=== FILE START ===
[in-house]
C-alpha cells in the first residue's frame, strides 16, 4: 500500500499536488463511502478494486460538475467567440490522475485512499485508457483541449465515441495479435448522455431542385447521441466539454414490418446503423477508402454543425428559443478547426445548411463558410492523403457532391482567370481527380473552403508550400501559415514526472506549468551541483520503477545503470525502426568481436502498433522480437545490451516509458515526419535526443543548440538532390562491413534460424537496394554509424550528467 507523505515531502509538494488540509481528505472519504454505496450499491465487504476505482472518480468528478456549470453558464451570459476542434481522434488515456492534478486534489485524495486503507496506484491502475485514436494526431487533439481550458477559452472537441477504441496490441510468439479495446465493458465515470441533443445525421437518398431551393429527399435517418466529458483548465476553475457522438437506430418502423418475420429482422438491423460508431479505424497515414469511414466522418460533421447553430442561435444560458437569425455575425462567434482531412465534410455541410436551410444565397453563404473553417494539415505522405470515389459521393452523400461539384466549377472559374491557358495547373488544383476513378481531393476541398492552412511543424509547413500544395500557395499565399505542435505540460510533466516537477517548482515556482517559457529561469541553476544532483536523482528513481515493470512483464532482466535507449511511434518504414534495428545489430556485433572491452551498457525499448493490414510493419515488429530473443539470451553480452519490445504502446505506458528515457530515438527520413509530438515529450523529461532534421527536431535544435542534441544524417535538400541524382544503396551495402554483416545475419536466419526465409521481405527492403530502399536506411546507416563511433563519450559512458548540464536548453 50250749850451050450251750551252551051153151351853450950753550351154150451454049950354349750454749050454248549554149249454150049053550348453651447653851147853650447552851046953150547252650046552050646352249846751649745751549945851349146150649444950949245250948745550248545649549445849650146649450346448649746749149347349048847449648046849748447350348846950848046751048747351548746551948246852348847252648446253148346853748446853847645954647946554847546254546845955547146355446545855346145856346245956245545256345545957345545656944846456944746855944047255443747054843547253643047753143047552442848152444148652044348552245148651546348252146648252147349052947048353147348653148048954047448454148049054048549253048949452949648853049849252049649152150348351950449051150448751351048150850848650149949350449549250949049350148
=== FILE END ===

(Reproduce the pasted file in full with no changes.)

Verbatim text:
[in-house]
C-alpha cells in the first residue's frame, strides 16, 4: 500500500499536488463511502478494486460538475467567440490522475485512499485508457483541449465515441495479435448522455431542385447521441466539454414490418446503423477508402454543425428559443478547426445548411463558410492523403457532391482567370481527380473552403508550400501559415514526472506549468551541483520503477545503470525502426568481436502498433522480437545490451516509458515526419535526443543548440538532390562491413534460424537496394554509424550528467 507523505515531502509538494488540509481528505472519504454505496450499491465487504476505482472518480468528478456549470453558464451570459476542434481522434488515456492534478486534489485524495486503507496506484491502475485514436494526431487533439481550458477559452472537441477504441496490441510468439479495446465493458465515470441533443445525421437518398431551393429527399435517418466529458483548465476553475457522438437506430418502423418475420429482422438491423460508431479505424497515414469511414466522418460533421447553430442561435444560458437569425455575425462567434482531412465534410455541410436551410444565397453563404473553417494539415505522405470515389459521393452523400461539384466549377472559374491557358495547373488544383476513378481531393476541398492552412511543424509547413500544395500557395499565399505542435505540460510533466516537477517548482515556482517559457529561469541553476544532483536523482528513481515493470512483464532482466535507449511511434518504414534495428545489430556485433572491452551498457525499448493490414510493419515488429530473443539470451553480452519490445504502446505506458528515457530515438527520413509530438515529450523529461532534421527536431535544435542534441544524417535538400541524382544503396551495402554483416545475419536466419526465409521481405527492403530502399536506411546507416563511433563519450559512458548540464536548453 50250749850451050450251750551252551051153151351853450950753550351154150451454049950354349750454749050454248549554149249454150049053550348453651447653851147853650447552851046953150547252650046552050646352249846751649745751549945851349146150649444950949245250948745550248545649549445849650146649450346448649746749149347349048847449648046849748447350348846950848046751048747351548746551948246852348847252648446253148346853748446853847645954647946554847546254546845955547146355446545855346145856346245956245545256345545957345545656944846456944746855944047255443747054843547253643047753143047552442848152444148652044348552245148651546348252146648252147349052947048353147348653148048954047448454148049054048549253048949452949648853049849252049649152150348351950449051150448751351048150850848650149949350449549250949049350148